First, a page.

Of course the scientific issue is necessary, but it is one with political and social implications, and it would be foolish to deny these. Indeed, in blogging about bias in the IPCC and among climate scientists, and commenting on politically-motivated actions, it seems you don’t really believe it’s only about the science either. So it’s a bit bold to claim it is invalid for us to do research on broader social and policy perspectives, when it’s ok for you to comment on the same. Some might even say it’s doctrinarian, though I won’t go as far as making the Soviet comparisons you incorrectly imputed to us. It is also sending a message that those in the climate skeptic community who think about the social and policy implications beyond climate change itself should be ignored.

And finally to our study and it’s supposedly manipulative deception. Our original submission to the journal only had the first study, where all we did was ask about what the effects of taking action on climate change would be. Our finding was that some people, though unconvinced that anthropogenic climate change was occurring, were willing to support action because they thought it would have some positive social benefits. This is just a description of the pattern of responses, and describing people’s reaction to a neutral question can hardly be called manipulative. The editors, as scientists, wanted more than correlational evidence, hence the second study. We were wary of not being too leading in this study, so all we did was tell participants that there were a range of views of the effects of taking action on climate change (a true statement), and that they were going to read one of these views. It is no more manipulative than if they heard the views of a real participant from Study 1 on the street. What is interesting is that I don’t see these views expressed publicly – possibly because they are seen as unacceptable in the skeptic community, or perhaps because the most prominent public skeptics such as yourself portray such views as illegitimate. But back to the study, being exposed to a broader perspective must have been valuable to some of them at least, as they were more supportive of action when they considered these broader consequences. Now this outcome was not inevitable – they could’ve thought such arguments were garbage and have been unaffected or less supportive. But some of them didn’t, and this was probably because they were able to reflect for themselves on a perspective that they may not have heard before. It is not manipulation to give someone a different perspective on an issue that reflects a real view, and let them draw their own conclusions from it.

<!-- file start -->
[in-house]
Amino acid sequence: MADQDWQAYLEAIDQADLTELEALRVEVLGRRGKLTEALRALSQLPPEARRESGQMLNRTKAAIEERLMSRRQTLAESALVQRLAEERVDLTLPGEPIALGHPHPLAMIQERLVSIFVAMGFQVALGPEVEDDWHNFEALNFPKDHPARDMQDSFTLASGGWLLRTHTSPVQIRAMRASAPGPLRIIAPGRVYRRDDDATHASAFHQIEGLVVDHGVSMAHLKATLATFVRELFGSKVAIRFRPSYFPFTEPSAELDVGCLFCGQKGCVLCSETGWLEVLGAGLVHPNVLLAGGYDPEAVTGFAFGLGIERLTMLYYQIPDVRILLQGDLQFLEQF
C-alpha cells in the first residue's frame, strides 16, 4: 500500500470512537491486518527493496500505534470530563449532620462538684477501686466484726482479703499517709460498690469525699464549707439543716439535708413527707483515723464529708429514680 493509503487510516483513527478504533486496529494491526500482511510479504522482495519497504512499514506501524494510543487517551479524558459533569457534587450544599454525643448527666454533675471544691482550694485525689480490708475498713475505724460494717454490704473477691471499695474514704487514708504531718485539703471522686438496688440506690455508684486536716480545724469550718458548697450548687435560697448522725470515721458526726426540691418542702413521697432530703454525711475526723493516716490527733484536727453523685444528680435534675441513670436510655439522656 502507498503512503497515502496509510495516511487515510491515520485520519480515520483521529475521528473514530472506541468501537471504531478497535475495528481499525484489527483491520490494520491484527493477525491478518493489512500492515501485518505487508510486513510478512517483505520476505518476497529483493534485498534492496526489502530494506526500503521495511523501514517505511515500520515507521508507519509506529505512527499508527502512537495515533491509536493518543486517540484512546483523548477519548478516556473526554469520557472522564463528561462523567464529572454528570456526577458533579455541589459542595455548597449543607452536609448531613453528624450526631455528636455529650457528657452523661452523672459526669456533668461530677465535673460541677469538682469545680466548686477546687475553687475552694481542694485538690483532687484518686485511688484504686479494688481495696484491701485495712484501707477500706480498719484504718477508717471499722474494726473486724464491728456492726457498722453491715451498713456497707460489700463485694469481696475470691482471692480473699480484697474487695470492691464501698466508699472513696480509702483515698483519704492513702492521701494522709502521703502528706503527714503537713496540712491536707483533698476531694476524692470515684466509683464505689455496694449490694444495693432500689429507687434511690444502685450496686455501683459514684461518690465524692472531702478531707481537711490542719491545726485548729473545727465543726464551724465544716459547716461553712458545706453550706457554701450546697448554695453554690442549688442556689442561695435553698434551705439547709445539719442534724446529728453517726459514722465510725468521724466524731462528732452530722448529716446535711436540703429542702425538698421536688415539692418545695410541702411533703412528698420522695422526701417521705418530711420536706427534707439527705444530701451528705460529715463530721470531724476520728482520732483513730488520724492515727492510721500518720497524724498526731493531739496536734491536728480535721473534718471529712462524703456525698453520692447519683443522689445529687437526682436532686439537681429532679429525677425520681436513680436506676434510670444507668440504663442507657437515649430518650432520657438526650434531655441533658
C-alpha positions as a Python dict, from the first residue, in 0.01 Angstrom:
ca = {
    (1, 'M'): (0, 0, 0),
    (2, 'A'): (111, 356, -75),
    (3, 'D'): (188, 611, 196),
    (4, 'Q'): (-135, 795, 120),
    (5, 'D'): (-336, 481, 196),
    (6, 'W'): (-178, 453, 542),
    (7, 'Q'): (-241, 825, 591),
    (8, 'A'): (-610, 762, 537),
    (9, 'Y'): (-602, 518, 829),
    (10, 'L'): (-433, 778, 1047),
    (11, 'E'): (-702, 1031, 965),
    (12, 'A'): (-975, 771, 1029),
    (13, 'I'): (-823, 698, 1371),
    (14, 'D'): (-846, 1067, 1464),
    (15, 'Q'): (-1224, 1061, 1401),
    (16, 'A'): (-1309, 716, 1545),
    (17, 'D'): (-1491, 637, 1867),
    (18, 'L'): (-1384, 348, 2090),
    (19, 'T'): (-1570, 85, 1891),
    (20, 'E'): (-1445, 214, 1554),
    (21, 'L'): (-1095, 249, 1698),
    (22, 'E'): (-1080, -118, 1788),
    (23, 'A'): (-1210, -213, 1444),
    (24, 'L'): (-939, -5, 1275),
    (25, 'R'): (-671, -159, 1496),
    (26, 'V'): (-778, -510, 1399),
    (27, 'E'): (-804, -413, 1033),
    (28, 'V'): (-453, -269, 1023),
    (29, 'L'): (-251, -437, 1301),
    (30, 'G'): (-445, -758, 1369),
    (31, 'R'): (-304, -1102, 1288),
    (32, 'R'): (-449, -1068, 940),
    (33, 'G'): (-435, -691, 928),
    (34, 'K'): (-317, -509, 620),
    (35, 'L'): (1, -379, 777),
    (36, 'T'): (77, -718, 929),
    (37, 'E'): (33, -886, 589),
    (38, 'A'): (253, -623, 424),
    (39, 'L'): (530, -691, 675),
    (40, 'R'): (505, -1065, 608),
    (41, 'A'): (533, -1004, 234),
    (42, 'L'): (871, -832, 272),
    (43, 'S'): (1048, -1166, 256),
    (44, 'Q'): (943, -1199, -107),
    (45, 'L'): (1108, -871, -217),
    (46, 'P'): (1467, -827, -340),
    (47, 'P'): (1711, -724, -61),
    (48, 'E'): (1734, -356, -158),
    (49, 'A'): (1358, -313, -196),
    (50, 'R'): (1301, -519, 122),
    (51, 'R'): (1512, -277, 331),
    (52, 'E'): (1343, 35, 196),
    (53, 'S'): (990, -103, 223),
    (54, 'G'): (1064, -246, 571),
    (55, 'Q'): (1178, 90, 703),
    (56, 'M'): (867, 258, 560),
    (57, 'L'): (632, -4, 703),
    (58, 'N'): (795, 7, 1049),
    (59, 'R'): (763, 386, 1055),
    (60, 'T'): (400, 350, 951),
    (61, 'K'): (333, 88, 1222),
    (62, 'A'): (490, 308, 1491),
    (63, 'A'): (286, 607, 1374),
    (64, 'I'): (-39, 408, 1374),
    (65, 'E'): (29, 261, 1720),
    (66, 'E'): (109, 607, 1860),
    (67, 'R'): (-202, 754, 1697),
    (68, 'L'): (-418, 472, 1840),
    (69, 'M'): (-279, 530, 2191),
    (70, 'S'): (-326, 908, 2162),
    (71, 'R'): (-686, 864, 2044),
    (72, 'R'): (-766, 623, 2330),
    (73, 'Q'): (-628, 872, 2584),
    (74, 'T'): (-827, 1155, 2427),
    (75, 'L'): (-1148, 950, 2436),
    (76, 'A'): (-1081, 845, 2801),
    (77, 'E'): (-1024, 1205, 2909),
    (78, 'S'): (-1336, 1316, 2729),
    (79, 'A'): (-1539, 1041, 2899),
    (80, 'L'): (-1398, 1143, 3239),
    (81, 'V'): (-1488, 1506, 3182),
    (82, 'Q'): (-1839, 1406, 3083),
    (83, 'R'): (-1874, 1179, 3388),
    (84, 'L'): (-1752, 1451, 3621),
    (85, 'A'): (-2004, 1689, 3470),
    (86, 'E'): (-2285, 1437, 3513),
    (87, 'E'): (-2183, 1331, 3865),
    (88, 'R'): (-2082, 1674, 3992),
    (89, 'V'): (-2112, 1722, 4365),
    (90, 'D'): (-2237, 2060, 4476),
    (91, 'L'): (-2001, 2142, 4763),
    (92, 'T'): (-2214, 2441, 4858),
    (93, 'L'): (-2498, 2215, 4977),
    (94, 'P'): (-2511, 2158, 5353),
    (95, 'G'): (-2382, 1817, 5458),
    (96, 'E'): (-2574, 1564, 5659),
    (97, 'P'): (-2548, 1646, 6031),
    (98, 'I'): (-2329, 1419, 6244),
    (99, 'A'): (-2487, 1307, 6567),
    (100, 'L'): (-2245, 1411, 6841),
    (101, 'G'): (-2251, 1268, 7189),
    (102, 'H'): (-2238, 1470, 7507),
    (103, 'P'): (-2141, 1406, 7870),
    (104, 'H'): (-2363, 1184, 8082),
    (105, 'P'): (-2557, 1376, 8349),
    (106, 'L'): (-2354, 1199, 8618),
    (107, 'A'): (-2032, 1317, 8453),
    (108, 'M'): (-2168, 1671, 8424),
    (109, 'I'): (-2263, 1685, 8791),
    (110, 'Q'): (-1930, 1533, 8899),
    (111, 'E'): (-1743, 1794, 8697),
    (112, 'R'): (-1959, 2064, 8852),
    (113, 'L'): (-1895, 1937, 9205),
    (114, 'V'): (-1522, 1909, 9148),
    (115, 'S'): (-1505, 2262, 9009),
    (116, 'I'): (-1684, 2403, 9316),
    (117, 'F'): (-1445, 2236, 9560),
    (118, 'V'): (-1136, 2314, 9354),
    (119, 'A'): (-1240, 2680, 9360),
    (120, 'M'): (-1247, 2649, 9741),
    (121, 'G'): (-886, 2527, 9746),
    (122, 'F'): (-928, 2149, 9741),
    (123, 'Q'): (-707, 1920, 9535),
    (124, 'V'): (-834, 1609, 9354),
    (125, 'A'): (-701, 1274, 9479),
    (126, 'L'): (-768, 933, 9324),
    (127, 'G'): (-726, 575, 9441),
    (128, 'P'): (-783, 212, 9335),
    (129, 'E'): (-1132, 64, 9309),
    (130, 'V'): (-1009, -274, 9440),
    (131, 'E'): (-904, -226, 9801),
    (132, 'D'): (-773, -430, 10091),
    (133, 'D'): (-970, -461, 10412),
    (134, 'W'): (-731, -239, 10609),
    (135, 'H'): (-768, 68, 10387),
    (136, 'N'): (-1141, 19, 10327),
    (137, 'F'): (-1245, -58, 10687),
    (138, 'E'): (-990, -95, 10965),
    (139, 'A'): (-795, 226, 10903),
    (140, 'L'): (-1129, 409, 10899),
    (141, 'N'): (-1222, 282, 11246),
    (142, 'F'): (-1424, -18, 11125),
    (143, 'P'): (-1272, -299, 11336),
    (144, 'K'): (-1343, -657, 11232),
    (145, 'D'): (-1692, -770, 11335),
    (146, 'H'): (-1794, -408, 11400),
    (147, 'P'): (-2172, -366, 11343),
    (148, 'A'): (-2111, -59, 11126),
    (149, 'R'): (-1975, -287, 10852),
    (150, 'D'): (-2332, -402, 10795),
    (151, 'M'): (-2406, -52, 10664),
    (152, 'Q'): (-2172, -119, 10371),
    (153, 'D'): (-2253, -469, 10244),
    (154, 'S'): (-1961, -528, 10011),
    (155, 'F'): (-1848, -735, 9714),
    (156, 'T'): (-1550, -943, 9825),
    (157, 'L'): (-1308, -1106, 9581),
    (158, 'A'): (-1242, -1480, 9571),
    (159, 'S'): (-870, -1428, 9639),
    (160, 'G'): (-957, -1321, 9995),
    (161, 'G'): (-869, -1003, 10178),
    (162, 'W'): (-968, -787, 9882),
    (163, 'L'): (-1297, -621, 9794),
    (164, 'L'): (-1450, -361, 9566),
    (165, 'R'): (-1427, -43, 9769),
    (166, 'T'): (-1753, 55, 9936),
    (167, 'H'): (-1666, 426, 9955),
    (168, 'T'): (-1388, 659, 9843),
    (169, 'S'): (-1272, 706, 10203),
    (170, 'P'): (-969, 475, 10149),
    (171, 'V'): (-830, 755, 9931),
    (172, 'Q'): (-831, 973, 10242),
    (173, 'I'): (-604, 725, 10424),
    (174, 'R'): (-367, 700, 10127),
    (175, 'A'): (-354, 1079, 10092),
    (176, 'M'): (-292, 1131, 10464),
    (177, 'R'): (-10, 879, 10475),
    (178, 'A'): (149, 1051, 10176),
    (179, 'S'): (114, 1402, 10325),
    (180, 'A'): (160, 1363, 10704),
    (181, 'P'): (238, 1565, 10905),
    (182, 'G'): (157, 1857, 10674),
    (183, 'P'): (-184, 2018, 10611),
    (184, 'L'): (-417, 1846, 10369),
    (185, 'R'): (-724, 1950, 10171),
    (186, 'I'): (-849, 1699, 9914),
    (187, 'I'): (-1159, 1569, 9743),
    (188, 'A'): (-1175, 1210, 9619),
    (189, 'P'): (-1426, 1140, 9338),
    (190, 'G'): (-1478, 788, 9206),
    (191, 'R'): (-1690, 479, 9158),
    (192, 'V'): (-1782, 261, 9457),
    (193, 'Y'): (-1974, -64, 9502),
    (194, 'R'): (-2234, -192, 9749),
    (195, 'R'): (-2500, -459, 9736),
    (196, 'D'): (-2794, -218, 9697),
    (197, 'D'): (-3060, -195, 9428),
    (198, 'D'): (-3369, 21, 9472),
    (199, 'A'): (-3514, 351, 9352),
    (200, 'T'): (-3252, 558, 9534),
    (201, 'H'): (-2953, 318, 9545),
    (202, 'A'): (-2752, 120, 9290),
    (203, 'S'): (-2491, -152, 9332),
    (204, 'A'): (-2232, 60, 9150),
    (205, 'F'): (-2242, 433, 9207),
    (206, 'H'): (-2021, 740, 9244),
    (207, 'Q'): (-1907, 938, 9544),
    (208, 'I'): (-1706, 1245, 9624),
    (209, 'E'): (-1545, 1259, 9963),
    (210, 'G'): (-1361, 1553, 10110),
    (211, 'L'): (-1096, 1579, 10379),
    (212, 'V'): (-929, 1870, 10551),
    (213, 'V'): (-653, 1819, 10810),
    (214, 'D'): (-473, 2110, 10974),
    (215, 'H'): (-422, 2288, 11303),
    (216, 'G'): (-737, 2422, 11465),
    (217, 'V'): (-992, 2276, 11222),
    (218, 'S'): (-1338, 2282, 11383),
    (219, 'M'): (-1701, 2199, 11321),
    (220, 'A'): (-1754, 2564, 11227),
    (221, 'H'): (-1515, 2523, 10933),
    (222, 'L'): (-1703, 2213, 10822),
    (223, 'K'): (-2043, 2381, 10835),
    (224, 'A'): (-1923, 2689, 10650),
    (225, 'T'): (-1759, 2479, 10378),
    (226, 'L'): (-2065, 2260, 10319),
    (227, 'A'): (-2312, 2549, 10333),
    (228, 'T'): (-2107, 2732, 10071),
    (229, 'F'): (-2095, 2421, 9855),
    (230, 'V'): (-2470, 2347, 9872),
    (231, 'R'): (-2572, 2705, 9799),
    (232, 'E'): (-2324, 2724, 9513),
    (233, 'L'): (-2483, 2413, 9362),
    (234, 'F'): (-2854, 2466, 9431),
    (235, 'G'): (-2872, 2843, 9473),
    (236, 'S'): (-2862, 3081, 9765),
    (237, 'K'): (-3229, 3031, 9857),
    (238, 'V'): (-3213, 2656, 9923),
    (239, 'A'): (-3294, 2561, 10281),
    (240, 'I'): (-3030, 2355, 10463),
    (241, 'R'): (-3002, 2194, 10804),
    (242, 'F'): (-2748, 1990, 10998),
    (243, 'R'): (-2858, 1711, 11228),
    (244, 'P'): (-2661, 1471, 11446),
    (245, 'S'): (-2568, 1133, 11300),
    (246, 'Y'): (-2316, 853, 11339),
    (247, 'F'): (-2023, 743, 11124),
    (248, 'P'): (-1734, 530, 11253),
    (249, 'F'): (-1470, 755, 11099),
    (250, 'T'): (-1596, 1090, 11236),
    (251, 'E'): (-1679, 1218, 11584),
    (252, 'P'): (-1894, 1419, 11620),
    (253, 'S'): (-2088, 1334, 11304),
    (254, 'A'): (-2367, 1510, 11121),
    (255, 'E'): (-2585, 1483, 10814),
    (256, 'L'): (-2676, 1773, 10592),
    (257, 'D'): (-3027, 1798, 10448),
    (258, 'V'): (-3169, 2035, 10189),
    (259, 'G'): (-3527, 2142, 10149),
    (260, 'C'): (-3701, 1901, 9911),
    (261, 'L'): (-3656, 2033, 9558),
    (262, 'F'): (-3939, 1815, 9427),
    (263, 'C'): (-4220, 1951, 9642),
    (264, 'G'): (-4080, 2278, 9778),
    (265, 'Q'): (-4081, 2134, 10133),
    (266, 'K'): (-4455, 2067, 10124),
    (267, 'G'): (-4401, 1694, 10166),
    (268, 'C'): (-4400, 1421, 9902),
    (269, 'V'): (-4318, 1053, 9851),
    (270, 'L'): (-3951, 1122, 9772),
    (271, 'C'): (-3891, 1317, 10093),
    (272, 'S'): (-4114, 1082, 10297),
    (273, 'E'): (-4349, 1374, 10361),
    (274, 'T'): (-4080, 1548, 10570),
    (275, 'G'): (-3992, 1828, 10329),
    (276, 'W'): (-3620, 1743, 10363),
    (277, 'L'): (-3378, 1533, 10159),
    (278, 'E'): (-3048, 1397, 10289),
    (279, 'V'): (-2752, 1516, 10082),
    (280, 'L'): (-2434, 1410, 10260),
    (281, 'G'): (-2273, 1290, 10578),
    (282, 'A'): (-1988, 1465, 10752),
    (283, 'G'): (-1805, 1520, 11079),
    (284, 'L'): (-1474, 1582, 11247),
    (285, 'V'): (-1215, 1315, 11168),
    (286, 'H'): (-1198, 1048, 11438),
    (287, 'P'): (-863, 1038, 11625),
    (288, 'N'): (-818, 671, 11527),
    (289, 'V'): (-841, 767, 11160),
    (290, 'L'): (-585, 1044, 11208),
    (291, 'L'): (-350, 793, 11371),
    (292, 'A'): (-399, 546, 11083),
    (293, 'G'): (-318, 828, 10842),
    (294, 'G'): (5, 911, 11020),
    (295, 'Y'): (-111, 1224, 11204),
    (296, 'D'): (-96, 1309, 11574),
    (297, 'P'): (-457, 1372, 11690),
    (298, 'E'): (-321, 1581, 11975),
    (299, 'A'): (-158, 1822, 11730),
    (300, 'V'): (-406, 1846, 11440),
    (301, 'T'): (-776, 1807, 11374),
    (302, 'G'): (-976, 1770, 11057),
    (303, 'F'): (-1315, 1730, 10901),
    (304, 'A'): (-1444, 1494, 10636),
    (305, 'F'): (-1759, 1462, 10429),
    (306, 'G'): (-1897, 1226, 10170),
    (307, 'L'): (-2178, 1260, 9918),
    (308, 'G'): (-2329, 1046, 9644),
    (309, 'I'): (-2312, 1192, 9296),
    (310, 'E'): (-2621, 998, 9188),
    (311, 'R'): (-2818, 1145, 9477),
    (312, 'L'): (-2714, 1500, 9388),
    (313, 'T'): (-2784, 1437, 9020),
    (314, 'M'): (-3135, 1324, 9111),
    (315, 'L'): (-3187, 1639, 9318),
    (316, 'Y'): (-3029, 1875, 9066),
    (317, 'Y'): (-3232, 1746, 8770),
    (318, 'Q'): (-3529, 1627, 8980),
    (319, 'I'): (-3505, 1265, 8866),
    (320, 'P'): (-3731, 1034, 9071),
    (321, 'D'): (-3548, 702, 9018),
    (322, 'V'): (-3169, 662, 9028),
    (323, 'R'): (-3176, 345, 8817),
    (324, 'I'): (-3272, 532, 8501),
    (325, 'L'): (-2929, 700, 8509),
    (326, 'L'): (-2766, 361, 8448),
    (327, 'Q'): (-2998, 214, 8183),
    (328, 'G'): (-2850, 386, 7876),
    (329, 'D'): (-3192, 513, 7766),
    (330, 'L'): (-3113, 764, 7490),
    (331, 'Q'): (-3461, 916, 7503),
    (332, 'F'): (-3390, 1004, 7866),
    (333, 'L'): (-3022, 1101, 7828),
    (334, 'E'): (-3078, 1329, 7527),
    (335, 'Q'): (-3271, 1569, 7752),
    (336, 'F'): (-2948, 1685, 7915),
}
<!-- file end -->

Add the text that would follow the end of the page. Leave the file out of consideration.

Now you seem to find the views of these people as illegitimate because they do not address the only real point, and those who hold those views are probably not the people represented in your blog. But our research suggests that there are a substantial number of skeptics who have this view, and I would encourage them to speak up in these debates. That’s democratic.





Thought from Jo: What about NIPCC?

I will do a proper reply soon, but in my email reply to him I wrote: “I’ll mention only one point now, though I have many I could make, and that’s when you suggest “ ISPCCE – Inter-Scientist Panel on Climate Change Errors” – I agree, but it’s such a good idea, that it’s already been done. See NIPCC (Nongovernmental-International-Panel-on-Climate-Change): cumulatively more than a thousand dense pages of peer reviewed references, purely scientific, non-politicized discussion of all the evidence. Unlike the IPCC it doesn’t quote activists, magazines, or ignore important papers.

PS: I have asked mods to [snip] unhelpful comments. This is your chance to help Bain understand the group he studies.

PPS: Dr Bain sent this Friday, but I held his reply to post first thing in business hours his time. It seemed a fairer thing to do that having the conversation over the weekend.